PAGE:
What’s more, the economy now has, on average, two available jobs for every unemployed person. That’s the highest such proportion on record.
And in yet another sign that workers are enjoying unusual leverage in the job market, a record 4.5 million people quit their jobs in March, evidently confident that they could find a better opportunity elsewhere.
Chronic shortages of goods, supplies and workers have contributed to skyrocketing price increases — the highest inflation rate in 40 years. Russia’s invasion of Ukraine in late February dramatically worsened the financial landscape, sending global oil and gas prices skyward and severely clouding the national and global economic picture.
The Fed, which most economists say was much too slow to recognize the inflation threat, is now raising rates aggressively. Its goal is a notoriously difficult one: a so-called soft landing.
“Trying to slow the economy just enough, without causing a recession,” said Rubeela Farooqi, chief U.S. economist at High Frequency Economics. “Their track record on that is not particularly good.”
Giacomo Santangelo of the jobs research firm Monster is among economists who say they think a recession is coming. Even so, Santangelo said, the Fed “doesn’t have much of a choice’’ other than raising rates to combat the inflation spike.
For now, many business people, especially in industries like retail and hospitality, are still struggling with a tight labor market.
David Culhane is one of them. Since opening the White Mountain Tavern in Lincoln, New Hampshire, in August 2020, Culhane has raised his hourly starting wage from $12 to $15. Yet he still can’t bring his employee count up to the 15 he needs. He worries that he won’t have enough people to handle the summer tourist season.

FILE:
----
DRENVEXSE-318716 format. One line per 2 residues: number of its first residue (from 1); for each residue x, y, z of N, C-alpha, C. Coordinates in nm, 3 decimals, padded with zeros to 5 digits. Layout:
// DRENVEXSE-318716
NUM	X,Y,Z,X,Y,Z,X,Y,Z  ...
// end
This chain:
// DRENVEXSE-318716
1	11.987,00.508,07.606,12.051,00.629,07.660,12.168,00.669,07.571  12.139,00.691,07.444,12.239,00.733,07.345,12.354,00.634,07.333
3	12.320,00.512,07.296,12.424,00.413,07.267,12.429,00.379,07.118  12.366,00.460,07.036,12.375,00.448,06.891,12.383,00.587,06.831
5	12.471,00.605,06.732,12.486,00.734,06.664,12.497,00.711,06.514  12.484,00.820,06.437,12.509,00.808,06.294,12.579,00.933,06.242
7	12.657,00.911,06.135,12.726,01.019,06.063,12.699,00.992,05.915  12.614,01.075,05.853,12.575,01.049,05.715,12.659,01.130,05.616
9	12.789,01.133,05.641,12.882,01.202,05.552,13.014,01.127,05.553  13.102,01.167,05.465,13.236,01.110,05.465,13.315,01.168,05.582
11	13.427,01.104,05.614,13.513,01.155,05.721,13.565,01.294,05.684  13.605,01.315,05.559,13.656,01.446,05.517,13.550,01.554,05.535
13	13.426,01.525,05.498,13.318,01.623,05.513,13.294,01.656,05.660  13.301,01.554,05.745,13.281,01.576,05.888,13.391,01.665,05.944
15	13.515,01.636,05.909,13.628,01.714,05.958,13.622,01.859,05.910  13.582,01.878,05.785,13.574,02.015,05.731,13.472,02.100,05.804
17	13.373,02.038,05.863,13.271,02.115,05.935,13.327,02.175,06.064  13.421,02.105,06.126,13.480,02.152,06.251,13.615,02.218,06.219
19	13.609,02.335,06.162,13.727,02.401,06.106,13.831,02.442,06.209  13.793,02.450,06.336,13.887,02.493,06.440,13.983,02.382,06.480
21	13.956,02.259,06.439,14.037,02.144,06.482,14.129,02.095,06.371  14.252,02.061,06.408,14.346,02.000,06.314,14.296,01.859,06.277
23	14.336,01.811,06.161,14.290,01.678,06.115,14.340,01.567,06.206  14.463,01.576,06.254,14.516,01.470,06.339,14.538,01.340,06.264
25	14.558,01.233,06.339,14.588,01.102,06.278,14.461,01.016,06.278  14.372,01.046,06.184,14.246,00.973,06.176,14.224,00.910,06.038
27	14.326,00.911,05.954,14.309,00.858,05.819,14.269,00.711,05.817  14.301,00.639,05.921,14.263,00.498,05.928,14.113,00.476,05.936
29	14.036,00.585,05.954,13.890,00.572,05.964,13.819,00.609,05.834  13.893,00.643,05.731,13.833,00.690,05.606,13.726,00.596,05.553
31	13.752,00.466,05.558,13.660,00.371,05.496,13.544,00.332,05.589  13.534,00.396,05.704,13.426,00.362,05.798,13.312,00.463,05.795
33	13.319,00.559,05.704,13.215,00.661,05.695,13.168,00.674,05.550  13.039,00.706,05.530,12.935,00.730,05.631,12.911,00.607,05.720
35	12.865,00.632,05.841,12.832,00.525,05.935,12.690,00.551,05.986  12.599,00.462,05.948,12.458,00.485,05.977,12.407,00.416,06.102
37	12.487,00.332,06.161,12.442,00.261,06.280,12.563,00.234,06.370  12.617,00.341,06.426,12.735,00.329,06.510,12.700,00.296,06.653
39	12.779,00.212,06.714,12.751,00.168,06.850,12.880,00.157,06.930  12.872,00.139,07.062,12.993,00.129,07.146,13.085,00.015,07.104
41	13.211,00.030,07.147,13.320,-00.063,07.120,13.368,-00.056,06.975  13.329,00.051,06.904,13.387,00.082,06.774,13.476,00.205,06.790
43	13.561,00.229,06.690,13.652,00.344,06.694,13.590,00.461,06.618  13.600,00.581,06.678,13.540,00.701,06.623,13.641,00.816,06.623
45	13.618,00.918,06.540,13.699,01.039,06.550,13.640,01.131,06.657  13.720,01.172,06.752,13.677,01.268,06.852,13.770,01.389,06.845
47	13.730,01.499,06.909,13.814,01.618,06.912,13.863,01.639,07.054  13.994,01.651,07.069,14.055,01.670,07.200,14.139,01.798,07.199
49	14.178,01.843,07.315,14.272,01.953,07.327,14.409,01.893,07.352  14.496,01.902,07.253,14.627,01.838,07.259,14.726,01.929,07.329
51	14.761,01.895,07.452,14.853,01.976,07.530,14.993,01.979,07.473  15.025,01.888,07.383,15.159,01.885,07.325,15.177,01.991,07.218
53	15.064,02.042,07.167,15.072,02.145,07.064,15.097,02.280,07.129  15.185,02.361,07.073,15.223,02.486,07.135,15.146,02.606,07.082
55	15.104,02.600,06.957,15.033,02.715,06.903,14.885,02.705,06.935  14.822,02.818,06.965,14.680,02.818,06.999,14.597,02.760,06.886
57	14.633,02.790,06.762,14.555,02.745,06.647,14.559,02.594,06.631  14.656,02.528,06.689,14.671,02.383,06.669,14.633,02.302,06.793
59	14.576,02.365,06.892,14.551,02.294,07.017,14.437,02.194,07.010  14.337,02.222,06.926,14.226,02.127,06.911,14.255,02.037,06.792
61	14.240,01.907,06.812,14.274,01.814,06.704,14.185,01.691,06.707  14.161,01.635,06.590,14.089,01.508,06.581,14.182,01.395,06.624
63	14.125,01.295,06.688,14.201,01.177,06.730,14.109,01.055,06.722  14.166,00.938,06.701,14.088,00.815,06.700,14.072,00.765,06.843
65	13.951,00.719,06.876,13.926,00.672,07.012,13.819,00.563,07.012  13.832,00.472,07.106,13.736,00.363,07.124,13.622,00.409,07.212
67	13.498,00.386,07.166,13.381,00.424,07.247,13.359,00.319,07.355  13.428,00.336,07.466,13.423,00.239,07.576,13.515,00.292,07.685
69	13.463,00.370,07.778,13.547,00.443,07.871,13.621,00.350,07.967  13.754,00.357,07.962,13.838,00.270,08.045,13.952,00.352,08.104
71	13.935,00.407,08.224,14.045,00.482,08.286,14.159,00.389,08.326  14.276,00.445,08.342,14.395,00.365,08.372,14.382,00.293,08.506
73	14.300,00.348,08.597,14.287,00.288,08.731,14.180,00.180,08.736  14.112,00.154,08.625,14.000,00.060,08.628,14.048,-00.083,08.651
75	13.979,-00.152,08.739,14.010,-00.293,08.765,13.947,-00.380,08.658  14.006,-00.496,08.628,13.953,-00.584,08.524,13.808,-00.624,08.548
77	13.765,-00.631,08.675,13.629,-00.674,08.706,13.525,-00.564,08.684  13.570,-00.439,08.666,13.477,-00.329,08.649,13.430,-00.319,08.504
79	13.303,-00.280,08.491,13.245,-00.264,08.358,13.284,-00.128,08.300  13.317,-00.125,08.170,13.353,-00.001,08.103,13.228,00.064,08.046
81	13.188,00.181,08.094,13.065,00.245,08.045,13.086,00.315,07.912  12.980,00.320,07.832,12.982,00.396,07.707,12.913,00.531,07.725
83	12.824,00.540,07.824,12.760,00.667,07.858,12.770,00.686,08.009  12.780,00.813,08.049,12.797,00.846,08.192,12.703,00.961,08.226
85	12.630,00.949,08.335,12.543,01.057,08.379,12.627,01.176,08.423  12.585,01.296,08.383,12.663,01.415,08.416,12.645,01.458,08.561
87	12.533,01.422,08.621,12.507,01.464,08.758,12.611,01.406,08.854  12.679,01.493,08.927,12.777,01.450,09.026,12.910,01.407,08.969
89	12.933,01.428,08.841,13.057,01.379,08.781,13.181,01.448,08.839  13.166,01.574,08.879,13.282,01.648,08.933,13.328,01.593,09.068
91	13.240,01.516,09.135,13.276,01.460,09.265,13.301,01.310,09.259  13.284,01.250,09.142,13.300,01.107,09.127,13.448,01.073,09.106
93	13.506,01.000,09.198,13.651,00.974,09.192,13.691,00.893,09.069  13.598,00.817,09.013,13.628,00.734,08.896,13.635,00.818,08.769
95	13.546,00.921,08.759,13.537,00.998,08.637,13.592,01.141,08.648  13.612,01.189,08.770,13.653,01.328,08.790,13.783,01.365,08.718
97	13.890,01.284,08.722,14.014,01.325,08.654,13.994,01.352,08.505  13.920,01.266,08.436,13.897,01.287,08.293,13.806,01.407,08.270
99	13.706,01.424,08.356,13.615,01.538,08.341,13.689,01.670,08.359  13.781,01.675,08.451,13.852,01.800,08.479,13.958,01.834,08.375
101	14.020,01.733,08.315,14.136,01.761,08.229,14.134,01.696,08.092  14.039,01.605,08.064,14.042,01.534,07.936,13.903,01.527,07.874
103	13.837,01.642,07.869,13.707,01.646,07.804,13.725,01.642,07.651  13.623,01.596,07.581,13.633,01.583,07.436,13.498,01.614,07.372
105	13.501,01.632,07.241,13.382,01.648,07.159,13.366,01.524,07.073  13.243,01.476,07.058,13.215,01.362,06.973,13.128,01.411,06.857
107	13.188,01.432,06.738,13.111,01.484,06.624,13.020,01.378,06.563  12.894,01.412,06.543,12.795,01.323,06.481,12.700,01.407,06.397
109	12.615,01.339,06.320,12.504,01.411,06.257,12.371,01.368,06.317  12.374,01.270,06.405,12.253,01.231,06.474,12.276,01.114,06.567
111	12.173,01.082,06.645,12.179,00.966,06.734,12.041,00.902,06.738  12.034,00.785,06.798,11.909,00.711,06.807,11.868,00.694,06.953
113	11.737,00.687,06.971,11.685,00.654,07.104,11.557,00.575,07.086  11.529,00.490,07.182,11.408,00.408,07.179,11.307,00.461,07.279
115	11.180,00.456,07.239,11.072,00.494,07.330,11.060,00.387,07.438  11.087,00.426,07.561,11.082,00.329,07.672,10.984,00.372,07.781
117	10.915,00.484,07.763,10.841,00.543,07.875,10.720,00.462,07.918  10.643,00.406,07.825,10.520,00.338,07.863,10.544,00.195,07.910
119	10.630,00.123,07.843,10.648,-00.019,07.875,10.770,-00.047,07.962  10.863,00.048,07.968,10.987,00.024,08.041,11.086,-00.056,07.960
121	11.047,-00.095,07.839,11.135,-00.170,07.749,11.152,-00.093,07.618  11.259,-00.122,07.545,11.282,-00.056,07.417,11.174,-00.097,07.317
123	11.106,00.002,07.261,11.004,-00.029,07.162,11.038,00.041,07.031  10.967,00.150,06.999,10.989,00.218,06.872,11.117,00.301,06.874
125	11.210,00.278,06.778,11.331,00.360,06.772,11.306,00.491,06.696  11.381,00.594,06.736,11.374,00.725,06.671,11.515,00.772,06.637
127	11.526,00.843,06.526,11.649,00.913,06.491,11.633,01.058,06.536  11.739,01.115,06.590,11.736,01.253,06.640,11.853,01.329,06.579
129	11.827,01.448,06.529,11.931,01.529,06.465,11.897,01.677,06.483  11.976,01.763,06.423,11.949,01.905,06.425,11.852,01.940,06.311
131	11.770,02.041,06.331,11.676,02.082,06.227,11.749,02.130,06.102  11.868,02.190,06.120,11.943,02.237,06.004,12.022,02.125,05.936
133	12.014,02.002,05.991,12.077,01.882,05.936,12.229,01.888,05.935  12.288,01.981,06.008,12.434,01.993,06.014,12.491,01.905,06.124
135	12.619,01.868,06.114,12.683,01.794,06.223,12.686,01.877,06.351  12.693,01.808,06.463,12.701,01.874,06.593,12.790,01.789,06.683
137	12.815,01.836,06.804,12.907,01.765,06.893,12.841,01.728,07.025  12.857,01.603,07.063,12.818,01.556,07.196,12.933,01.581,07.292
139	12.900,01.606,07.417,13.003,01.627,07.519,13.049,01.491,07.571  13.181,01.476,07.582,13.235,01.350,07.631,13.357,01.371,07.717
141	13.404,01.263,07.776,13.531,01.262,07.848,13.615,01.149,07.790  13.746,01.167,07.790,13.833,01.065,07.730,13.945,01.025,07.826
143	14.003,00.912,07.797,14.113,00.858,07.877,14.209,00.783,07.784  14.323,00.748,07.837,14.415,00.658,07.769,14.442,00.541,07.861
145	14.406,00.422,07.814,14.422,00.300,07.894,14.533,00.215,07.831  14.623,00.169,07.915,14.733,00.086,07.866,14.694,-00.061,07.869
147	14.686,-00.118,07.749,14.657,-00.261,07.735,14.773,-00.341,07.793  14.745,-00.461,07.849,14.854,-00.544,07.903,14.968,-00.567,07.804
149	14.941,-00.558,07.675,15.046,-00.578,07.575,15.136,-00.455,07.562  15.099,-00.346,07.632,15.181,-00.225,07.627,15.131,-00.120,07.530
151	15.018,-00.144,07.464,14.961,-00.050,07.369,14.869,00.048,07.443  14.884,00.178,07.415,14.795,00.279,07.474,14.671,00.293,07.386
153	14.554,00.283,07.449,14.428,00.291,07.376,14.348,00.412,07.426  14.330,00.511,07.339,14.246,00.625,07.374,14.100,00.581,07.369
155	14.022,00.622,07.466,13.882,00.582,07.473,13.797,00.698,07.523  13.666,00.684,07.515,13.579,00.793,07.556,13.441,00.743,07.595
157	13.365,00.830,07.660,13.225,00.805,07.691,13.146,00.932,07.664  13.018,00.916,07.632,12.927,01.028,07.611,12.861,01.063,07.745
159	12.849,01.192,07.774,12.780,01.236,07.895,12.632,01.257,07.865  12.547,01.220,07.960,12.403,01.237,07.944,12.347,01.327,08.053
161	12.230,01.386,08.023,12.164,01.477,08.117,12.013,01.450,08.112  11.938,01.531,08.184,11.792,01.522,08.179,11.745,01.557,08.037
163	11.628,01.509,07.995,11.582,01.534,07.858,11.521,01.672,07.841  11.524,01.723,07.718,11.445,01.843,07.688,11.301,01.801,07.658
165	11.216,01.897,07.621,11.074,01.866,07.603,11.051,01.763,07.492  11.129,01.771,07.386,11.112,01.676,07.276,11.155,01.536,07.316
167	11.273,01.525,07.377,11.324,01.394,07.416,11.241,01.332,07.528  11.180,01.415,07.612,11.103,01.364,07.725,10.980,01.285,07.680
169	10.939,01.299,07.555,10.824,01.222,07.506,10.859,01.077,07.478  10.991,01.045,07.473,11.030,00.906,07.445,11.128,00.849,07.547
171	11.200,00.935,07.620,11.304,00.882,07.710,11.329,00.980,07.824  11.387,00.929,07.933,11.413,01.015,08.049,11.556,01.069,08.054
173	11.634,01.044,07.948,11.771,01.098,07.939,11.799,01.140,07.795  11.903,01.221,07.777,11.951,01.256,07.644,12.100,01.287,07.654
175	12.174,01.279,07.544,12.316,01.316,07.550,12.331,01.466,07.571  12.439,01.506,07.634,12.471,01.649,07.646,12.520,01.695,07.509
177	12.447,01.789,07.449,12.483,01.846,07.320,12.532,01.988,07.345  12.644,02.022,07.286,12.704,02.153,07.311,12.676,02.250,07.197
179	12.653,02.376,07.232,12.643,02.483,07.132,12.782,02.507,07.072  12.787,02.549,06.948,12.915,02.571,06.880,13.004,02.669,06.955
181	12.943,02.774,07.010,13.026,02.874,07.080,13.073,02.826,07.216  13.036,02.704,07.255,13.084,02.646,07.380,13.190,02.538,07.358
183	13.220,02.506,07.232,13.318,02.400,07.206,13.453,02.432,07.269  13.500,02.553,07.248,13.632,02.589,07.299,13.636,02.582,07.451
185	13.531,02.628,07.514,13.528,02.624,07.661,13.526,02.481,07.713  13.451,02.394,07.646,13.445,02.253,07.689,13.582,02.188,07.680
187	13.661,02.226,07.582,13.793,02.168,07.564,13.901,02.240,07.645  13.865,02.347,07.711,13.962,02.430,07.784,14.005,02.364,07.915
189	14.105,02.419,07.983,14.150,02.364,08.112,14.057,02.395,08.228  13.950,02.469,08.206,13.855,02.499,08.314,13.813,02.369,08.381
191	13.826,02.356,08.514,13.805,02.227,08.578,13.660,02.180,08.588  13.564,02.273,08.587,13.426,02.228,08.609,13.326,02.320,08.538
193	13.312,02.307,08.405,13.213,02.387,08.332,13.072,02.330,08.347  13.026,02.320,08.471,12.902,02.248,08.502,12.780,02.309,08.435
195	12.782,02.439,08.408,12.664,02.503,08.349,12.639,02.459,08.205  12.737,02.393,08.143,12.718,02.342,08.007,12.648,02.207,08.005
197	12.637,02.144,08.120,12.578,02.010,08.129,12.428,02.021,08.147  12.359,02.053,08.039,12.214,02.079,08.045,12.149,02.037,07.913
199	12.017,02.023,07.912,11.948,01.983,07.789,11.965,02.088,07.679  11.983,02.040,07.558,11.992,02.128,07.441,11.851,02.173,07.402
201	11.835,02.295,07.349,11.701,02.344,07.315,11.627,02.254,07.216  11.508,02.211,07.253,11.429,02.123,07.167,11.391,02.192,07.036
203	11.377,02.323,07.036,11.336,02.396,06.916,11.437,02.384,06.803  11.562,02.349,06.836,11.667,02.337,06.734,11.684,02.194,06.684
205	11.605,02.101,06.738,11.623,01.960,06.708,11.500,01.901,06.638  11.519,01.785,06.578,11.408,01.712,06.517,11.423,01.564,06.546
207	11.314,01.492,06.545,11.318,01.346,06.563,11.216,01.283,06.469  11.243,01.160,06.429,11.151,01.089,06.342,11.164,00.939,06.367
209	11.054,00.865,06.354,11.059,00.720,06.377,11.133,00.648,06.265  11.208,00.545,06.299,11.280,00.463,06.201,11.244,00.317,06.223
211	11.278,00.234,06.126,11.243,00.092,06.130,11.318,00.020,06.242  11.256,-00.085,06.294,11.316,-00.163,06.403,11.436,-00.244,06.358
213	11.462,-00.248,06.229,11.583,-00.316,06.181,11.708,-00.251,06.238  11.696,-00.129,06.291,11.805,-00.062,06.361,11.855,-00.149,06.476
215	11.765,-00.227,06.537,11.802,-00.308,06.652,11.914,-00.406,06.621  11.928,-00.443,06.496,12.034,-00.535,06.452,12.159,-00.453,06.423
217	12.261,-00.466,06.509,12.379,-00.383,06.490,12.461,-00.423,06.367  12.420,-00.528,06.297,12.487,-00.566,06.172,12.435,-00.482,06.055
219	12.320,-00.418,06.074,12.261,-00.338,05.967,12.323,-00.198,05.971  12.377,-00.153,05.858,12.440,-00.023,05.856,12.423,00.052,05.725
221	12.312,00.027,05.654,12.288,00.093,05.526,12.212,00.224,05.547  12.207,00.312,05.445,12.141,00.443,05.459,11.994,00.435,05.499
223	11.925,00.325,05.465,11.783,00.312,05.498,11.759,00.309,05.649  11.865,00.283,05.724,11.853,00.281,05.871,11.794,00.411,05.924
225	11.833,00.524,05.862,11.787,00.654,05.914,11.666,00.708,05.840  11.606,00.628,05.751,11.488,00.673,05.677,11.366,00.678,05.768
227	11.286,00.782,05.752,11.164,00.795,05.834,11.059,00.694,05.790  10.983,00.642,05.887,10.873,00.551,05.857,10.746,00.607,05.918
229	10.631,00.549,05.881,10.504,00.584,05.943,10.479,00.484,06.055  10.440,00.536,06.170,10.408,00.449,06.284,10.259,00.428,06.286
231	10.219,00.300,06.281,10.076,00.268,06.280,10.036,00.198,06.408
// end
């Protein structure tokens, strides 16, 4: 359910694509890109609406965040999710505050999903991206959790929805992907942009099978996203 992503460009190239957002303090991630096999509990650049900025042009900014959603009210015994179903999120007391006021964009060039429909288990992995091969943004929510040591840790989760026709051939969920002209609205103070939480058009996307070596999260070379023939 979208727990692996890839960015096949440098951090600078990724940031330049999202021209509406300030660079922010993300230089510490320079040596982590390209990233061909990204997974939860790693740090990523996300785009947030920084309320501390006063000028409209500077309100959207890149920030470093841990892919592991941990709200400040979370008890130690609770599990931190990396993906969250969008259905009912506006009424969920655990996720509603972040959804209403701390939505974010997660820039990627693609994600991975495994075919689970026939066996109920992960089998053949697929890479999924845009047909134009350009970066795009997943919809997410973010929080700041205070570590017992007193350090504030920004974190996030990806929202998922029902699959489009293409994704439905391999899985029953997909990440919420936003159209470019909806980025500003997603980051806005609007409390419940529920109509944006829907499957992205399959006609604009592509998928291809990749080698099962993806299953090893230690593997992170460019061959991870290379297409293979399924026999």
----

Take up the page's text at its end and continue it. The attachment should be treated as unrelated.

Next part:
His labor shortages are costly. With a full staff, Culhane could serve many more customers that he can now. In the meantime, food and electricity prices are rising.
In response, Culhane has had to raise the prices of some menu items by up to 50%. He now prices his 8-ounce steak with truffle parmesan fries and asparagus at $25, up from $17.
In his view, he has no choice.
“As (inflation) gets higher, and if we don’t adjust to that,” he said, “we are not going to make it.”
To fully achieve the staff levels they need, some companies may have to do more than raise pay.
“Employers and business leaders will need to go above and beyond salary increases to win the war for talent,’’ said Karen Fichuk, CEO of the staffing company Randstad North America. “That will mean responding to new cultural norms and generational differences.’’
Many young people, she said, want jobs that provide an attractive work-life balance, prioritize diversity and offer the opportunity to make a positive difference in society.
Among those taking advantage of more flexible work arrangements is Grace Rosenback of Mountainair, New Mexico. The freedom to work from home — a necessity during the pandemic — has proved to be a blessing for Rosenback.
After undergoing a heart transplant in 2019, Rosenback, now 49, had to stop working for a year. A designer of presentations for marketing firms and other companies, she is working remotely for a contractor and hopes to land a full-time job with the client company once the four-month contract expires.
The business world, she said, “has pretty much accepted that everyone can be remote.’’
Paul Wiseman is an AP Economics Writer.
AP Retail Writer Anne D’Innocenzio contributed to this report from New York.